Any study of rainfall regime in hilly terrain—past or future—must include consideration of orographic enhancement. Whilst high-resolution numerical models are now regularly used in climate studies (e.g. Bromwich et al., 2005), attempts to downscale rainfall predictions from regional climate models do not currently include explicit adjustment for orographic effects; this is usually addressed by the use of statistical downscaling techniques. As the resolution of these techniques improves, it will be necessary to develop modelling approaches to estimate the increase in lowland rainfall rate at upland sites, similar in scale to the UK Meteorological Office's FRONTIERS system (Browning, 1979; Collier, 2002), for example. The particular needs of flood prediction will require consideration of short-term rainfall intensities as well as longer-period amounts. Any predictive methods must be tested against the context of the historical observational record. This issue is addressed here by studying historical changes in heavy falls of rain in upland areas as indicated by daily totals. This is too long a time scale for local floods, but in terms of flood generation in medium to large catchments, daily totals are a reasonable aggregation. General trends in the contribution of heavy rainfall-to-precipitation totals in the UK have been studied by Osborn et al. (2000), Osborn and Hulme (2002), Burt and Horton (2007) and Maraun et al. (2008). For daily totals in the UK, the clear climatic signal over recent decades has been a widespread shift towards more frequent and greater contribution from heavy falls in winter, and towards less frequent and lower contribution from heavy falls in summer. Osborn et al. (2000) noted that the upward trend in mean winter precipitation in the UK over the period 1961–1995 is strongest in the western and upland regions and that the change might be partly driven by increased westerly zonal flow as measured by the North Atlantic Oscillation (NAO). Several papers have since shown how changes in the pattern of UK rainfall at the decadal timescale relate to changes in the atmospheric circulation. Murphy and Washington (2001) use a simple index representing the North Atlantic surface-level pressure field to explain changes in 20th century UK precipitation, including a tendency for wetter winters and drier summers in the last two decades. Hannaford and Marsh (2008) show that high-flow indicators for many northern and western UK river basins are correlated with the NAO, with recent changes probably caused by a more positive NAO since the 1960s. Mayes (1996) explained the geographical distribution of monthly rainfall fluctuations in terms of interactions between atmospheric circulation and topography, a theme explored in more detail by Malby et al. (2007). Fowler and Kilsby (2002) found strong correlations between winter rainfall and the NAO, especially for a gauge in the Pennine Hills (Moorland Cottage) just to the south of the transect examined in this paper.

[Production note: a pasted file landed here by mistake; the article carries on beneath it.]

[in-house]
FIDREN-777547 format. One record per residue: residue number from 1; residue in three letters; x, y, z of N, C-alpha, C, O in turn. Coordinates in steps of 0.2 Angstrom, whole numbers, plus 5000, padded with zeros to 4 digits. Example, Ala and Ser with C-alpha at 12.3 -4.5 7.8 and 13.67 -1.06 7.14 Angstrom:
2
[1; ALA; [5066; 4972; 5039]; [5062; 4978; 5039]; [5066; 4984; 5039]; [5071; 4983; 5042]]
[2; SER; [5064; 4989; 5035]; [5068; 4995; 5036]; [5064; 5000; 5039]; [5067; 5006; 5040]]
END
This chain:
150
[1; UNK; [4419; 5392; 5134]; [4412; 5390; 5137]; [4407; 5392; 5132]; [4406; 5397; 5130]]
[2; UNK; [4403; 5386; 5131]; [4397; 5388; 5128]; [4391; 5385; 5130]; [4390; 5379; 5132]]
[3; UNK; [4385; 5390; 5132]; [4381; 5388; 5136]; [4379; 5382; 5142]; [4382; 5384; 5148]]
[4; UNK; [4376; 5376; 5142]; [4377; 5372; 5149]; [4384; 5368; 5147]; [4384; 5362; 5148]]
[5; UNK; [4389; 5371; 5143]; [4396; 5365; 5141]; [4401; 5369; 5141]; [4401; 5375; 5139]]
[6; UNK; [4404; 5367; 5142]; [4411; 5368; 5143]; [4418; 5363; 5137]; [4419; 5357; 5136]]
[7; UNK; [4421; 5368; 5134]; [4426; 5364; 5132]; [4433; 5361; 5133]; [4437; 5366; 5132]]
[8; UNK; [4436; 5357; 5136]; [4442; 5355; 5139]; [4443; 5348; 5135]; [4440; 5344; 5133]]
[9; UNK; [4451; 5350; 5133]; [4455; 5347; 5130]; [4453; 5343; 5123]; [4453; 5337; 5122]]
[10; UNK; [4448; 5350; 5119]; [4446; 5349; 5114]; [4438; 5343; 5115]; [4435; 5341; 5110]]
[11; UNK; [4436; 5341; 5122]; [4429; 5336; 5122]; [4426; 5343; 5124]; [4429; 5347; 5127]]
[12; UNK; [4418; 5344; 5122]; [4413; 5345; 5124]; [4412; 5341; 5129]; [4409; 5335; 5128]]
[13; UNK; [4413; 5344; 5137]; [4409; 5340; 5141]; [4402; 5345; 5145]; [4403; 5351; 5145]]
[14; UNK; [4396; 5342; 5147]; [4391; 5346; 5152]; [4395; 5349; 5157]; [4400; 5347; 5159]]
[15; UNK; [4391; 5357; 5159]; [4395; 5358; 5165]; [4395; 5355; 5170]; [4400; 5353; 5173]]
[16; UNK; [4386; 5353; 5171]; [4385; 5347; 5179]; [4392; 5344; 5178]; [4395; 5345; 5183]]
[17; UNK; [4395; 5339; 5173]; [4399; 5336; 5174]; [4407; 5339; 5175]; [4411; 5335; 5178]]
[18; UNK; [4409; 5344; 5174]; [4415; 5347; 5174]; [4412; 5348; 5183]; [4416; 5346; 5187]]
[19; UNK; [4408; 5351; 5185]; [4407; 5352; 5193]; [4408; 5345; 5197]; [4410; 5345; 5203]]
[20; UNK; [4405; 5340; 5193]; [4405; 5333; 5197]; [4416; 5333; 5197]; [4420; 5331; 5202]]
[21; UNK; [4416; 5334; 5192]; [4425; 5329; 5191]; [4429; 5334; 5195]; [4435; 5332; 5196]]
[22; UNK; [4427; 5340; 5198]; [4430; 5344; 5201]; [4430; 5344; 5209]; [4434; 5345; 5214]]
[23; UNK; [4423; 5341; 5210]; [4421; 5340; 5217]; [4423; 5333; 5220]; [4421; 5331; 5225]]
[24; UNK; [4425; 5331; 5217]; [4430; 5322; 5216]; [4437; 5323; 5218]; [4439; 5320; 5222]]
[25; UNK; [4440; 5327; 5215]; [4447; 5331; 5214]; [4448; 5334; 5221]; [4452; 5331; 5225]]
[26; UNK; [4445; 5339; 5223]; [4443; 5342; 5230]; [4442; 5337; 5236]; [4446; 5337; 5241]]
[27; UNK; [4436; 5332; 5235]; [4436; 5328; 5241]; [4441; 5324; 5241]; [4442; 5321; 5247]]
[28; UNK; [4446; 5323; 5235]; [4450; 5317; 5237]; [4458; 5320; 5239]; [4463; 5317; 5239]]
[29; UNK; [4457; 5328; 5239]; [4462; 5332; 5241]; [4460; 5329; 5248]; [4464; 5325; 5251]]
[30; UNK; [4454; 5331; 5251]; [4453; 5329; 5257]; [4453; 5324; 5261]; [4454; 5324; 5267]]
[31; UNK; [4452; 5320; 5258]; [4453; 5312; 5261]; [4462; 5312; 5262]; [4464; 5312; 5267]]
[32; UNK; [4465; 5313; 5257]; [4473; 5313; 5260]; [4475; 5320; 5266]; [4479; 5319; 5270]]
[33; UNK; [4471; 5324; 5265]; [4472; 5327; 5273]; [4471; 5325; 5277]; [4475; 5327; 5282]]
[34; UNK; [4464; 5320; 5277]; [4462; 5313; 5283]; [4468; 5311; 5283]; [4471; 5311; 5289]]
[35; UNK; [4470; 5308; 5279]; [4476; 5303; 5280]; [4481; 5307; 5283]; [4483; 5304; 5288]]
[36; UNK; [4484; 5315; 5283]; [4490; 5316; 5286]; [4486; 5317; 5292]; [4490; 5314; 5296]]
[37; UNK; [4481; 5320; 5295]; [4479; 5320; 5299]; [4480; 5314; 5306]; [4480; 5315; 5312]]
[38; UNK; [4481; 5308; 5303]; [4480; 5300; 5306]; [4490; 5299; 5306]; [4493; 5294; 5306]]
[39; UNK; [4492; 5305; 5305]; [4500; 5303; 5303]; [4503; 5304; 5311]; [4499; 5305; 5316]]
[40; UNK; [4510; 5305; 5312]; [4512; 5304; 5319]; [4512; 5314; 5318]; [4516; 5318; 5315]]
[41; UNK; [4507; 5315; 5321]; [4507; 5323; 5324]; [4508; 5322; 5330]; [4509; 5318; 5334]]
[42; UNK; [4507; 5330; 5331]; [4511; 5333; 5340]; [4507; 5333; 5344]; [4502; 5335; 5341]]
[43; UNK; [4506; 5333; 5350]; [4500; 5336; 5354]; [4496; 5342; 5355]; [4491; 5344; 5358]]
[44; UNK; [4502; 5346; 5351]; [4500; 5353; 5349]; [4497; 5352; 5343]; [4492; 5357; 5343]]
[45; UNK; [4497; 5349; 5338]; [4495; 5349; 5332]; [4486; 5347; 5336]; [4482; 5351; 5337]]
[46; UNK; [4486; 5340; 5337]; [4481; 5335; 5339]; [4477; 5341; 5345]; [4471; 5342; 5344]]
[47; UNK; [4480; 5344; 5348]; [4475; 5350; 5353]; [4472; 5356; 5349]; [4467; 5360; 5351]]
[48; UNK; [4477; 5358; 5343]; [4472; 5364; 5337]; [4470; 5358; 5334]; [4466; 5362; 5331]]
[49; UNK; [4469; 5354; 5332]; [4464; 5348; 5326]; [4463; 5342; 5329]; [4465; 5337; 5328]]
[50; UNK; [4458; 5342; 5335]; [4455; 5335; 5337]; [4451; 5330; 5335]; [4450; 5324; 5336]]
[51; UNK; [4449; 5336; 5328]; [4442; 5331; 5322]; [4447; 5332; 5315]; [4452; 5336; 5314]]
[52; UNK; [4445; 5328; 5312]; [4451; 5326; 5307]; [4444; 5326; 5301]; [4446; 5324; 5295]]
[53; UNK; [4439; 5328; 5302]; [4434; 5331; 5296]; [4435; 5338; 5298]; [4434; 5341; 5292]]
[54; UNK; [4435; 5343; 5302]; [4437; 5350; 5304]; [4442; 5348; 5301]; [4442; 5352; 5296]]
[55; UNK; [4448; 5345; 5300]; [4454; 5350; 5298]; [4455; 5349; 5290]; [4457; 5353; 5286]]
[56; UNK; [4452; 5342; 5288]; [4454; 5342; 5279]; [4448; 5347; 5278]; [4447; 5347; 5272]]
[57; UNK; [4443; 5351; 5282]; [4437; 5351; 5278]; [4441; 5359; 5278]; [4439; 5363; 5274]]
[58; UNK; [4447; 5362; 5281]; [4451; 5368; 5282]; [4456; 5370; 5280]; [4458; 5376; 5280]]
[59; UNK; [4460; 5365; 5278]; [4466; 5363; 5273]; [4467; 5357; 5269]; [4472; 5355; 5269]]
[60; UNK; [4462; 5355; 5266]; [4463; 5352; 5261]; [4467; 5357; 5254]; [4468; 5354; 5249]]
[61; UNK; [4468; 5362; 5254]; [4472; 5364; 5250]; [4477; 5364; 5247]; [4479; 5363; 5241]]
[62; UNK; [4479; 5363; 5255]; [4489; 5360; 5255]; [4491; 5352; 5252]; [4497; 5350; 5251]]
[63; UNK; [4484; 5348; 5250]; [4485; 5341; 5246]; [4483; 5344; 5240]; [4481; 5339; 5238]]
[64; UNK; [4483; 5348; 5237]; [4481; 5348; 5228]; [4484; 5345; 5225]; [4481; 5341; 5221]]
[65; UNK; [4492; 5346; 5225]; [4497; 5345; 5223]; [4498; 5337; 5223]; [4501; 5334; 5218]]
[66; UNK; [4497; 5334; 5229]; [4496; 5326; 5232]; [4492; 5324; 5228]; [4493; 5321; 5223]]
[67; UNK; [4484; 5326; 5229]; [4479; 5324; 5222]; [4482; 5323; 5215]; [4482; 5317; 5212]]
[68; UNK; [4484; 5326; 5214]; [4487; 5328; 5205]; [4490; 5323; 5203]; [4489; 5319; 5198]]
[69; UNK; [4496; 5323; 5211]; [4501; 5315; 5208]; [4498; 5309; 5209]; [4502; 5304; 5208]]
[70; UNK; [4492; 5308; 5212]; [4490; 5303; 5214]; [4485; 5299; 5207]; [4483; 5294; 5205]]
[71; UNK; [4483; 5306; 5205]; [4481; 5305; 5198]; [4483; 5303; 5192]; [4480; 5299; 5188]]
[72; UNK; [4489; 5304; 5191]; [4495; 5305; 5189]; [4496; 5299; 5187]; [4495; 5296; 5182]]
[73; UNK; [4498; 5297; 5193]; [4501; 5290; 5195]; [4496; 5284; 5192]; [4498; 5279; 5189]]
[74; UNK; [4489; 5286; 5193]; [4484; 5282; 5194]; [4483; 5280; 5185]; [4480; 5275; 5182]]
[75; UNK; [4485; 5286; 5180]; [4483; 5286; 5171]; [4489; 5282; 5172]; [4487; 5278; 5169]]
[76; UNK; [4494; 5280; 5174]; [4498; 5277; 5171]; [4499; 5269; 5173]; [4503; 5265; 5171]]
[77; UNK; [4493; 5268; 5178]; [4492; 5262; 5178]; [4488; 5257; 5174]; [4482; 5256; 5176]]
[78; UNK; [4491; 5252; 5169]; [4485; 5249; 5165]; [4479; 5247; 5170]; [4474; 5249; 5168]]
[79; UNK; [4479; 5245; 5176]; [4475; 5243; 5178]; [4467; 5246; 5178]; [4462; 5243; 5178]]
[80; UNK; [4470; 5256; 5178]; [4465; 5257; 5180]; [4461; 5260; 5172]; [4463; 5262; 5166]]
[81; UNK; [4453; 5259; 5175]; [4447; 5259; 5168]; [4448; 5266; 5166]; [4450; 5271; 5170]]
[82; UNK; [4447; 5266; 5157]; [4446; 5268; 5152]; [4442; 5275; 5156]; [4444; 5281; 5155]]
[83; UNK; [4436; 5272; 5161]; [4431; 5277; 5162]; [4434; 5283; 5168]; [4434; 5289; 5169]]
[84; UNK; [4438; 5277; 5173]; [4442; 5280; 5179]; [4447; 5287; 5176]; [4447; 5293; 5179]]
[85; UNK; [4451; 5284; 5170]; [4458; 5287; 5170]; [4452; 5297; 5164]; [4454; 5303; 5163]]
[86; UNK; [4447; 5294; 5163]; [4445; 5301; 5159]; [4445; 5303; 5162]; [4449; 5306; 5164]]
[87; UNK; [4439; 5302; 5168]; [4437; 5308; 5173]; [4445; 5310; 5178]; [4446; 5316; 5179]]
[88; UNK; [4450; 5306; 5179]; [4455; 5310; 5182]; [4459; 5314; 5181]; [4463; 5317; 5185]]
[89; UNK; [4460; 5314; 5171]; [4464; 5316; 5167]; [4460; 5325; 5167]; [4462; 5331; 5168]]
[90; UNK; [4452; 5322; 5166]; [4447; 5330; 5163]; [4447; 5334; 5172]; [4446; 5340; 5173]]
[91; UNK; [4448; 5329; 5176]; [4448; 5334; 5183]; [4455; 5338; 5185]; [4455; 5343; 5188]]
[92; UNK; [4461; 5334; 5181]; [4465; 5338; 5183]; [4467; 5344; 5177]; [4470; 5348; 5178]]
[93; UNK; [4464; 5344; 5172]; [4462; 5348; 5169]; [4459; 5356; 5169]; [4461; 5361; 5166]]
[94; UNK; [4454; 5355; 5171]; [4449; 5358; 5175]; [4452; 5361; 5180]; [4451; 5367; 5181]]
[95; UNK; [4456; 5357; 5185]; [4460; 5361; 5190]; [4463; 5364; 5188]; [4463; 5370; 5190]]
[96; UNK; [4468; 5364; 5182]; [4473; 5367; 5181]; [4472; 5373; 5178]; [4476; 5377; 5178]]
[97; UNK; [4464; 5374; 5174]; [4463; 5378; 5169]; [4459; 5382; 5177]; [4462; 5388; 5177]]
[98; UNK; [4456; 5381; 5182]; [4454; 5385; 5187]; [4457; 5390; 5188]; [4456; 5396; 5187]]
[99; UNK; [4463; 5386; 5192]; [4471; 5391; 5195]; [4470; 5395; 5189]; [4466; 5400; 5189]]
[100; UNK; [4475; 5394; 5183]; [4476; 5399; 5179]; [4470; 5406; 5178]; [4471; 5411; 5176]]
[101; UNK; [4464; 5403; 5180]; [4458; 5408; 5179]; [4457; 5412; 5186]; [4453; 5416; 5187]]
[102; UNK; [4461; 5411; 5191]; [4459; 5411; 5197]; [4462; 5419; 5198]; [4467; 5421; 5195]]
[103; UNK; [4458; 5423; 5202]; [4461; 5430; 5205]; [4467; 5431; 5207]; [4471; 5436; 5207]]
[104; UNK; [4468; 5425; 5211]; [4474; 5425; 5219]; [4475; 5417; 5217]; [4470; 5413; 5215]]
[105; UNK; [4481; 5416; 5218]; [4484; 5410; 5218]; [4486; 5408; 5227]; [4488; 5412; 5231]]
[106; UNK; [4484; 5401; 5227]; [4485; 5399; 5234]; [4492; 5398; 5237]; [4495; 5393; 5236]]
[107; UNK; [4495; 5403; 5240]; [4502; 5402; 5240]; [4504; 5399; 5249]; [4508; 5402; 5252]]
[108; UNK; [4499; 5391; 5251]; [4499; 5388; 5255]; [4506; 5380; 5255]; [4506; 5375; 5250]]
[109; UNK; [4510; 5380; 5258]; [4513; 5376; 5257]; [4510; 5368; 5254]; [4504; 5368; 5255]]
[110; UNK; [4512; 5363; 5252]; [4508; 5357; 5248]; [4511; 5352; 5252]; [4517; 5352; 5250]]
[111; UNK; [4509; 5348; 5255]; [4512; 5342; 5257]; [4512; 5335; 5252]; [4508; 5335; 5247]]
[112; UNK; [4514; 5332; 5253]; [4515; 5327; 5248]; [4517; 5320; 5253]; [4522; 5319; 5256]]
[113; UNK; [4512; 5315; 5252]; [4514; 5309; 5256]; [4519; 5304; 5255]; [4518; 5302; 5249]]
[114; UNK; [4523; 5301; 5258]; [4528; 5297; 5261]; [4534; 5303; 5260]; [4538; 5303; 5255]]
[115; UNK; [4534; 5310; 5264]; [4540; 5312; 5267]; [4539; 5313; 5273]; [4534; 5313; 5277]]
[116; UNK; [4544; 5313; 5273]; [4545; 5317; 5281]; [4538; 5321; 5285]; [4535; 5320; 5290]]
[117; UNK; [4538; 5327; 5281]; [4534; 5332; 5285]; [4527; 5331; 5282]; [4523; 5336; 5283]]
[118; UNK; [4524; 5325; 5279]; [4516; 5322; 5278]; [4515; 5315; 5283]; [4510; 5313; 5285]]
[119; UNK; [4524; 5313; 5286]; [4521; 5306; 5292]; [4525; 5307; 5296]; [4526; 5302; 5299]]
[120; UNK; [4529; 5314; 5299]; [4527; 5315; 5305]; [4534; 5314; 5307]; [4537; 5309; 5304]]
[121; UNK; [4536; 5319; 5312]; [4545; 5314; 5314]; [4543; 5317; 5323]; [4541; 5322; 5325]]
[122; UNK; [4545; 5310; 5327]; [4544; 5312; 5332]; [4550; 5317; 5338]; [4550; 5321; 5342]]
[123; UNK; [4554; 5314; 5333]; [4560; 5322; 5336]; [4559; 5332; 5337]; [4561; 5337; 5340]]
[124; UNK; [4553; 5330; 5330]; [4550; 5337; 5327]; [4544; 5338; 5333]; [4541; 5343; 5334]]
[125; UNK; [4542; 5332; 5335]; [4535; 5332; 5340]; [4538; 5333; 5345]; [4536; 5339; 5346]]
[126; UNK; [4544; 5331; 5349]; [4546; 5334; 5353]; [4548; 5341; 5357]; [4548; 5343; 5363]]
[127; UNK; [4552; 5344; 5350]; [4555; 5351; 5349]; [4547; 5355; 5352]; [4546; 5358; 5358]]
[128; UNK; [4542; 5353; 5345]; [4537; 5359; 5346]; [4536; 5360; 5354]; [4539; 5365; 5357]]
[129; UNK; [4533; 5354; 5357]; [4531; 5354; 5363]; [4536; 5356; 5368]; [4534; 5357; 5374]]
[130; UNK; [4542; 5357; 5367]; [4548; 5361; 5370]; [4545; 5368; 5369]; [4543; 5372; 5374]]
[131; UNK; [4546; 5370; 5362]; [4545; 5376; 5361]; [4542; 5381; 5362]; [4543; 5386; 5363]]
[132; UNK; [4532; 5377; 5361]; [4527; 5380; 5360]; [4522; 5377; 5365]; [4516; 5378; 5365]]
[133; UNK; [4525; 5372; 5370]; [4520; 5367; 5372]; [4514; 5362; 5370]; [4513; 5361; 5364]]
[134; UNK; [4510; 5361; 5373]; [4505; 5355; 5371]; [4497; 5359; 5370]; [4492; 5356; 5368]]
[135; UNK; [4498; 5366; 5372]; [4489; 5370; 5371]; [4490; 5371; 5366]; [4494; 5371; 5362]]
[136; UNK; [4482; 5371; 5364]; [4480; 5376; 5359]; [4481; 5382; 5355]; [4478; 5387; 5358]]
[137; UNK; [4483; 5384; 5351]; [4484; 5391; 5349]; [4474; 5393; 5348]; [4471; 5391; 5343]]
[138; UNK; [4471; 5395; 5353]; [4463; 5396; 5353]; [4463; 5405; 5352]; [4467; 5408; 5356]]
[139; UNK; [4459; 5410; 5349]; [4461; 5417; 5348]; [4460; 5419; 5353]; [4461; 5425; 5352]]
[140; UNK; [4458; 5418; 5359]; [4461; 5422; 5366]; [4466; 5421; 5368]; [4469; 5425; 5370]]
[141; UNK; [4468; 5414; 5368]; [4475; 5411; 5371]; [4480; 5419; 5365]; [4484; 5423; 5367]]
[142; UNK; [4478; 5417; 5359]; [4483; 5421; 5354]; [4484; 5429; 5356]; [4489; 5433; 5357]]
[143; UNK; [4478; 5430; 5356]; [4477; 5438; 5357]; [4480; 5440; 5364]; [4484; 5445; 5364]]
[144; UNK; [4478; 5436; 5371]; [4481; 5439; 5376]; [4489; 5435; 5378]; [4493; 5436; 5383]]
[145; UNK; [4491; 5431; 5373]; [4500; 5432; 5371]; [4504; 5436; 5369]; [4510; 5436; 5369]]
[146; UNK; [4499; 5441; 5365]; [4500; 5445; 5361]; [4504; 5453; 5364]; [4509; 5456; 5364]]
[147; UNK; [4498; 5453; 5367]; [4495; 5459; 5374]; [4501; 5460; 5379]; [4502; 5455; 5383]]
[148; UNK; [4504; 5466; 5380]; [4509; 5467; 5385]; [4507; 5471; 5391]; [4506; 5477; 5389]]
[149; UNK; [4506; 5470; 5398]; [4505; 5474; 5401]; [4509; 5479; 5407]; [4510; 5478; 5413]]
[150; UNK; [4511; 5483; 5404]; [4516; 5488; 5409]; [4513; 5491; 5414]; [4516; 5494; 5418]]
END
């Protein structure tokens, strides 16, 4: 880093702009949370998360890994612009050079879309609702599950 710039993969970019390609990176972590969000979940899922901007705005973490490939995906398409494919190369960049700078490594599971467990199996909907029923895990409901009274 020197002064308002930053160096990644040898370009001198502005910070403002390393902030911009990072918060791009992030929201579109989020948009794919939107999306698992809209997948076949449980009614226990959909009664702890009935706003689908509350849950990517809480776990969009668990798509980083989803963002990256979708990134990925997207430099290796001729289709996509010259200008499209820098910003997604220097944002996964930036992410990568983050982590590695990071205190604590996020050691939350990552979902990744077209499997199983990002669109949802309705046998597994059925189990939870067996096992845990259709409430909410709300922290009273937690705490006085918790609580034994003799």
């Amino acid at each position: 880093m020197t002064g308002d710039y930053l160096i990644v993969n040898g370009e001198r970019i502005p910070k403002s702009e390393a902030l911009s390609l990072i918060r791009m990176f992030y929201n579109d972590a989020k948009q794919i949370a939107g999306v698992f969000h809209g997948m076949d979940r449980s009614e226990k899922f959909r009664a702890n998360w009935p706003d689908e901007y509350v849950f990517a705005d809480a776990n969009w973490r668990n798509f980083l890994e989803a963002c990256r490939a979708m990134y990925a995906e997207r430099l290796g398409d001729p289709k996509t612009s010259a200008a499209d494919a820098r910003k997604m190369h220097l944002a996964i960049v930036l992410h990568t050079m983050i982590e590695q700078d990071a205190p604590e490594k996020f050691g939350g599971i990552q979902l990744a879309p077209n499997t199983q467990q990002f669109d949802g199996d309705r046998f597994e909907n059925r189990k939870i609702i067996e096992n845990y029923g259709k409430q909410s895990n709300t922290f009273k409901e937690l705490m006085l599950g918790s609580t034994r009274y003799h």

Orographic rainfall enhancement on the hills of northern England has been studied for many decades, whether in relation to topographic controls on the distribution of rainfall (e.g. Chuan and Lockwood, 1974; Burt, 1980), links with atmospheric circulation (e.g. Shaw, 1962), or meteorological processes (e.g. Collinge et al., 1989; Dore et al., 1992). The purpose here is to focus on one aspect of the rainfall regime in upland areas: the frequency of heavy falls of rain, their contribution to seasonal and annual totals, and changes in heavy rain in relation to atmospheric circulation. This develops the approach of Osborn and colleagues (op. cit.) but with explicit attention being paid to upland areas. It also builds on the work of Malby et al. (2007) who demonstrated a clear change in the seasonality of orographic rainfall in the Lake District of northern England and speculated that this was related to the incidence of higher-intensity events. Wherever possible, the analysis has been extended back beyond the period 1961–2000 in order to examine longer-term changes, taking advantage of some very long daily rainfall records in the region. Changes observed are related to variations in atmospheric circulation, as measured by Lamb Weather Types.

2. Data sources and methods

2.1. Study area